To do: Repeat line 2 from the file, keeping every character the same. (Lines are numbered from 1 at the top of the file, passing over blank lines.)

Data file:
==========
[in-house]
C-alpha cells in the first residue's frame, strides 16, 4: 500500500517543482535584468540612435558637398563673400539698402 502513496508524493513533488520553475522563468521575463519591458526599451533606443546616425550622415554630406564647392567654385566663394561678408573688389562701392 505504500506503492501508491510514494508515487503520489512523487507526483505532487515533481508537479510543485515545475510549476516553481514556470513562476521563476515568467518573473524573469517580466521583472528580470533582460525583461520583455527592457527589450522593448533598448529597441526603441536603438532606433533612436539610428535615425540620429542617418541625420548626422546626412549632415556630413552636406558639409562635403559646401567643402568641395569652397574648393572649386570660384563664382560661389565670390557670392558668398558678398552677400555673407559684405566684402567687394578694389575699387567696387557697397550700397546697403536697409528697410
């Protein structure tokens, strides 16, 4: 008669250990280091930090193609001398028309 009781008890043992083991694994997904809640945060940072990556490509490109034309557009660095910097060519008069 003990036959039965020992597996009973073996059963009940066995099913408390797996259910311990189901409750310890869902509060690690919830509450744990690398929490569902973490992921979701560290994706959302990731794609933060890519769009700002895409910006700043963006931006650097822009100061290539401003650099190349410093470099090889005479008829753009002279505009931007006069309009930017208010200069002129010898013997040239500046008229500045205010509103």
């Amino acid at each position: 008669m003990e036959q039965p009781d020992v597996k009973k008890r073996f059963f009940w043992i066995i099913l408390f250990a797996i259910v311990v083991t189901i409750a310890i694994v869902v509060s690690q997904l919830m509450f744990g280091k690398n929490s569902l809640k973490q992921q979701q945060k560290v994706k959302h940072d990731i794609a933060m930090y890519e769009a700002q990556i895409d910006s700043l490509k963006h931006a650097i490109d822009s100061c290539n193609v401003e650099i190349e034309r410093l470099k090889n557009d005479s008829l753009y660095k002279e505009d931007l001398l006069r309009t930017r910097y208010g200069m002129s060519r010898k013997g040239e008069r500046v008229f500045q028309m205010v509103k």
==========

C-alpha cells in the first residue's frame, strides 16, 4: 500500500517543482535584468540612435558637398563673400539698402 502513496508524493513533488520553475522563468521575463519591458526599451533606443546616425550622415554630406564647392567654385566663394561678408573688389562701392 505504500506503492501508491510514494508515487503520489512523487507526483505532487515533481508537479510543485515545475510549476516553481514556470513562476521563476515568467518573473524573469517580466521583472528580470533582460525583461520583455527592457527589450522593448533598448529597441526603441536603438532606433533612436539610428535615425540620429542617418541625420548626422546626412549632415556630413552636406558639409562635403559646401567643402568641395569652397574648393572649386570660384563664382560661389565670390557670392558668398558678398552677400555673407559684405566684402567687394578694389575699387567696387557697397550700397546697403536697409528697410